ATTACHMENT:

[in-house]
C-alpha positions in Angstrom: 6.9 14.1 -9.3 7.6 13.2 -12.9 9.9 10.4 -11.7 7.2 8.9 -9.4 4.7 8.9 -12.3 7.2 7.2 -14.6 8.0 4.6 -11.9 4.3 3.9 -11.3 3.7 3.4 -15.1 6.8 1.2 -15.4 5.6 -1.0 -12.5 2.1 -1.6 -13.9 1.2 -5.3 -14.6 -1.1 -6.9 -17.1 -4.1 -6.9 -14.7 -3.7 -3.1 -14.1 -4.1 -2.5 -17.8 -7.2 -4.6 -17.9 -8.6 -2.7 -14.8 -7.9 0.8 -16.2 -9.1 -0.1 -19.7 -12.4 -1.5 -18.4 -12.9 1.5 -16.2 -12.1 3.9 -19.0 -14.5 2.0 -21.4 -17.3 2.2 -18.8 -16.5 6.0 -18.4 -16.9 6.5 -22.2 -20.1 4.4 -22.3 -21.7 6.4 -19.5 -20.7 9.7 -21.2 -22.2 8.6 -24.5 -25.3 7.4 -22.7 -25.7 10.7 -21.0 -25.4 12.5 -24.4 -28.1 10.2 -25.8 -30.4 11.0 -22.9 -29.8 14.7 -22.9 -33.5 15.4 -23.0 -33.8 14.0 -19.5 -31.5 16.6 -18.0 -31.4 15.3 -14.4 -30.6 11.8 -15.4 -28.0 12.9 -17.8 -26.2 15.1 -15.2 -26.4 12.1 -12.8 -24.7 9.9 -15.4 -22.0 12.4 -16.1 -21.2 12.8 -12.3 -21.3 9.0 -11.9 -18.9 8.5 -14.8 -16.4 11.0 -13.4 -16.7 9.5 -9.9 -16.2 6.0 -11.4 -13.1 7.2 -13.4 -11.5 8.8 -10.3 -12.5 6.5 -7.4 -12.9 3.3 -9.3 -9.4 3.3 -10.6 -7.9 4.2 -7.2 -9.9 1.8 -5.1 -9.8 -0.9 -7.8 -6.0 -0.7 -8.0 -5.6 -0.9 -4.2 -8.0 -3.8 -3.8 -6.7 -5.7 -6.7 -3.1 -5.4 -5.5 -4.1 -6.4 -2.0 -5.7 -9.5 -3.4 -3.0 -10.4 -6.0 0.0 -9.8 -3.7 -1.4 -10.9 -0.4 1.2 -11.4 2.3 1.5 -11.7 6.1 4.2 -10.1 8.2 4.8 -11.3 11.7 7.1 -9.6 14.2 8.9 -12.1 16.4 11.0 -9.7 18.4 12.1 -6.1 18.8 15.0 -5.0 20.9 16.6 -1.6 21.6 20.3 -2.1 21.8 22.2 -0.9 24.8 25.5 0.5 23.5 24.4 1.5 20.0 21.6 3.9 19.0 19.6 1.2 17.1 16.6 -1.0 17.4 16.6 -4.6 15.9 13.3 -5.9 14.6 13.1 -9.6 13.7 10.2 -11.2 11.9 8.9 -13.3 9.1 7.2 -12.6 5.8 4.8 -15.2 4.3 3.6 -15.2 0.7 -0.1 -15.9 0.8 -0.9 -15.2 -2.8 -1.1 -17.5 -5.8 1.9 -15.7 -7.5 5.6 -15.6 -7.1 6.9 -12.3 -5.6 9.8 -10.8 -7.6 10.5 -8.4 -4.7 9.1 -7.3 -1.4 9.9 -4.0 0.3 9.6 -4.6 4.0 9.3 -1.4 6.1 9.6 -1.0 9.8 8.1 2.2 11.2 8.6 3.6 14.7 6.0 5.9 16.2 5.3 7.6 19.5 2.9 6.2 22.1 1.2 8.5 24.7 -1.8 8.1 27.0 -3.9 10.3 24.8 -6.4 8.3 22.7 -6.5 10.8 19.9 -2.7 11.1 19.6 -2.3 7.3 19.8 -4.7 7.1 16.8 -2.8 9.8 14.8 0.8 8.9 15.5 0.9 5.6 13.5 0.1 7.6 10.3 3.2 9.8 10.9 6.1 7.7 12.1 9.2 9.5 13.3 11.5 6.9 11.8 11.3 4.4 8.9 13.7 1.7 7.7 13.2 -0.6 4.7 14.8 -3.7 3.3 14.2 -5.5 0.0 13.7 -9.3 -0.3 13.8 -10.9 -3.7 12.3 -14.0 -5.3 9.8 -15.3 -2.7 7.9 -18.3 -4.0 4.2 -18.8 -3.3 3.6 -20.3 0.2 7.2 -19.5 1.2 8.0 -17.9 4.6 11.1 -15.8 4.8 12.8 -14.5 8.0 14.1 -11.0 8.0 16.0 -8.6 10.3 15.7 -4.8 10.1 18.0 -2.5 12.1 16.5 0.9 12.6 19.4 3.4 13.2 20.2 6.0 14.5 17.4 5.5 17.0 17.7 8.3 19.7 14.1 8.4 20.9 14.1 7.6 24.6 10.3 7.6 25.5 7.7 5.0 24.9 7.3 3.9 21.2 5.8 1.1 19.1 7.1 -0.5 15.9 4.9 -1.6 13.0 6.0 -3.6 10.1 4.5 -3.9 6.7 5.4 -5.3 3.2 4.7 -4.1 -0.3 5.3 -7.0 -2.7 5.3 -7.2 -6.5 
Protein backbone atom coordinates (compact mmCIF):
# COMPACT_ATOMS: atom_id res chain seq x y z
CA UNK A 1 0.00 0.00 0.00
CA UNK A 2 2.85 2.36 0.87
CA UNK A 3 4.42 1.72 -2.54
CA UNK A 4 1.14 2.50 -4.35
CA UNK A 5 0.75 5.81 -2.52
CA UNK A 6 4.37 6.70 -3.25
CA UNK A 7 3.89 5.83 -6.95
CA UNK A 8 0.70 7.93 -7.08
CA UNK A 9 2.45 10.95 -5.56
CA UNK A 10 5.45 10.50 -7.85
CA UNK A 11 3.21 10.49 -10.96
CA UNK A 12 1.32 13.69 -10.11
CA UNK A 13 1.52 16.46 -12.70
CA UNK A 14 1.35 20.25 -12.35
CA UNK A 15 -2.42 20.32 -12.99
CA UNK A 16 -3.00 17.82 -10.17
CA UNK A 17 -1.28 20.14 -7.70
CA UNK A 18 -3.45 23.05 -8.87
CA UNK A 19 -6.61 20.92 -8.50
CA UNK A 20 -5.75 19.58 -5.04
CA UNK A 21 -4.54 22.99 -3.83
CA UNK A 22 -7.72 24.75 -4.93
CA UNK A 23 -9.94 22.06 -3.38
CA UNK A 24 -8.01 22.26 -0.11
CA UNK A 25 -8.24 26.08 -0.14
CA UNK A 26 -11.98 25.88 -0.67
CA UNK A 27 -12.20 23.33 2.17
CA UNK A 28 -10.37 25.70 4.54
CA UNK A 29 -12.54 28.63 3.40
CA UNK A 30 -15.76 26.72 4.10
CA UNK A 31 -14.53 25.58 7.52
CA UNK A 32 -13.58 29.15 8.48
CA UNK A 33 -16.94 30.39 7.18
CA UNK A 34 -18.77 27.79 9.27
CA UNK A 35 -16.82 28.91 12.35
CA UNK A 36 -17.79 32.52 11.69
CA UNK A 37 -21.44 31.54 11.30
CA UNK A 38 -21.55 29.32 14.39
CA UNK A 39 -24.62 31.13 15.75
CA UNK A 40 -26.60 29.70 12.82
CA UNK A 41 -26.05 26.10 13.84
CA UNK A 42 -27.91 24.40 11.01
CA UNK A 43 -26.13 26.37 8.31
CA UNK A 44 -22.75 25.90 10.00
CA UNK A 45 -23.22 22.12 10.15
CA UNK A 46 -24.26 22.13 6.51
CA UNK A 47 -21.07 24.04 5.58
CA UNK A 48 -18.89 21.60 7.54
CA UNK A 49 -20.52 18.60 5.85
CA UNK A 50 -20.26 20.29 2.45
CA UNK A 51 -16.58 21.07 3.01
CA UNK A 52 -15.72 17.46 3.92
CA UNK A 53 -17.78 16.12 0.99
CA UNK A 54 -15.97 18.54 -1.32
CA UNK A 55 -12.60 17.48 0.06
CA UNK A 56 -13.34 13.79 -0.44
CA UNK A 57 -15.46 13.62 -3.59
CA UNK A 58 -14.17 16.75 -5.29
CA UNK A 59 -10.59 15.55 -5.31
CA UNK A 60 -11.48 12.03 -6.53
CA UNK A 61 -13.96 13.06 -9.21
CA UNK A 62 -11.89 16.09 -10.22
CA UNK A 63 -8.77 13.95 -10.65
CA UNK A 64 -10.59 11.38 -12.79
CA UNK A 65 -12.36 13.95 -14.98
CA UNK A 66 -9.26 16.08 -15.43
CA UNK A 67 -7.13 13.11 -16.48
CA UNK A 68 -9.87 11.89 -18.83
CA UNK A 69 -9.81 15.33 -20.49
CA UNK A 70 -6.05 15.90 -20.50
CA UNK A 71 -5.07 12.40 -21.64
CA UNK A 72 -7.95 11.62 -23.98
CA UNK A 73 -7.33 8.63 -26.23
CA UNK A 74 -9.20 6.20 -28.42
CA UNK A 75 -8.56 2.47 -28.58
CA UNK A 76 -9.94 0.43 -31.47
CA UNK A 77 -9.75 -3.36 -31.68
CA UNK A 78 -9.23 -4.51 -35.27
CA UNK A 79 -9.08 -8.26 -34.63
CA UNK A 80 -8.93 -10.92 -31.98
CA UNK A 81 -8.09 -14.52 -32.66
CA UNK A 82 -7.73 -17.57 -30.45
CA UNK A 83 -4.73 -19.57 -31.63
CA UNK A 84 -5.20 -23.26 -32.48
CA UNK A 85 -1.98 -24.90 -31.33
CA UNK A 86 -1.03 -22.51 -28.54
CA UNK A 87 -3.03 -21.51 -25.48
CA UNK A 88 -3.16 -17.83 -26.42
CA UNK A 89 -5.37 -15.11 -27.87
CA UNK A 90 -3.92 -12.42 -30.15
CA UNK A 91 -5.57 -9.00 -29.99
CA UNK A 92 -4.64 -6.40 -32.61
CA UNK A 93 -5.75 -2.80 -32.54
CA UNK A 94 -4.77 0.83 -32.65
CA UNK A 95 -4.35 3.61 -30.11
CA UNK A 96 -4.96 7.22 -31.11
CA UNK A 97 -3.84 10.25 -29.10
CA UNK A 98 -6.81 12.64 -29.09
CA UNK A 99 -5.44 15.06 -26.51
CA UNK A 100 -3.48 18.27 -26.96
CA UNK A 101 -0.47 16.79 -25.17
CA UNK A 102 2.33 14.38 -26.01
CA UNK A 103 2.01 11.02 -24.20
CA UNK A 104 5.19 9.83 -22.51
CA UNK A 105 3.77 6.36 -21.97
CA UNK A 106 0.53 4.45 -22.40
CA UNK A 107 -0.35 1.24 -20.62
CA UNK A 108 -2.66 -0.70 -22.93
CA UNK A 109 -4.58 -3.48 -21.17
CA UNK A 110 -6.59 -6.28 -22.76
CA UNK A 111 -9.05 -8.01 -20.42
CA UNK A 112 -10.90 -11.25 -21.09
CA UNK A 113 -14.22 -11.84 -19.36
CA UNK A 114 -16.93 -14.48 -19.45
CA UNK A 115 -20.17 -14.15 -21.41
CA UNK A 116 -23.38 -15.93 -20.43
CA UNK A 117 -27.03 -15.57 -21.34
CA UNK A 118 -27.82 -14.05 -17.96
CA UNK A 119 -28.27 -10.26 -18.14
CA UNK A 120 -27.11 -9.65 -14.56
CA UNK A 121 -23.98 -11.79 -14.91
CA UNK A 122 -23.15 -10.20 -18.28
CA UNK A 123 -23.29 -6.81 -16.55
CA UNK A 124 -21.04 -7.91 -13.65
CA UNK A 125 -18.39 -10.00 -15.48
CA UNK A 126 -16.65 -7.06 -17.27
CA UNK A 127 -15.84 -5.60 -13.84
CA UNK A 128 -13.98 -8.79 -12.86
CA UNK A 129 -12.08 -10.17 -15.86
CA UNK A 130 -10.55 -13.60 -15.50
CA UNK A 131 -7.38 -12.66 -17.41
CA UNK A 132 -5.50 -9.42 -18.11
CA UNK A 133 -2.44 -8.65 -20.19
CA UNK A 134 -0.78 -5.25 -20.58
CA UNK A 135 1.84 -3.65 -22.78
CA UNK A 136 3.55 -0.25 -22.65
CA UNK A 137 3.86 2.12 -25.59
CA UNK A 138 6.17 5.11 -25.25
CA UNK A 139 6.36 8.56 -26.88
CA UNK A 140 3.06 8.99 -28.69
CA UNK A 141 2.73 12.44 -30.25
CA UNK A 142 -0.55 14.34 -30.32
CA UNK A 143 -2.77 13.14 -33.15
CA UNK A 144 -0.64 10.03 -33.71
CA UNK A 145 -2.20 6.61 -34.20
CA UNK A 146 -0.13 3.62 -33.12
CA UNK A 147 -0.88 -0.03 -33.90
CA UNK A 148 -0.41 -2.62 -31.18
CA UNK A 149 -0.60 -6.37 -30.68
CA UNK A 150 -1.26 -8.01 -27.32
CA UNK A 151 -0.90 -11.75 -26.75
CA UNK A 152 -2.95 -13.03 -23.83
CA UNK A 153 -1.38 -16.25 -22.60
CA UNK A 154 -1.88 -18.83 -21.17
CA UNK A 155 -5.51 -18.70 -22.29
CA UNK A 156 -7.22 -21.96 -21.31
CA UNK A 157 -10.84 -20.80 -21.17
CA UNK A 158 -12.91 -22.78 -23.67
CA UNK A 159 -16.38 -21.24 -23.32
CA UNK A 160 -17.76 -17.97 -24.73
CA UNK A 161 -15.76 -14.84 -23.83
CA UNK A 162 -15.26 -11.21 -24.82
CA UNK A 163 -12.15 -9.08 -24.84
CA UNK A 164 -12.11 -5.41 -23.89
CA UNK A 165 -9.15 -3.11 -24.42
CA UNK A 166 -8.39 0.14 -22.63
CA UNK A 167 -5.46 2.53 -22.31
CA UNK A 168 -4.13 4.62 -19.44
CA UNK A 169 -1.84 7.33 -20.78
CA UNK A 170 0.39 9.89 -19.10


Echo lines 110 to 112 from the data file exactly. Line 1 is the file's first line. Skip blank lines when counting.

CA UNK A 106 0.53 4.45 -22.40
CA UNK A 107 -0.35 1.24 -20.62
CA UNK A 108 -2.66 -0.70 -22.93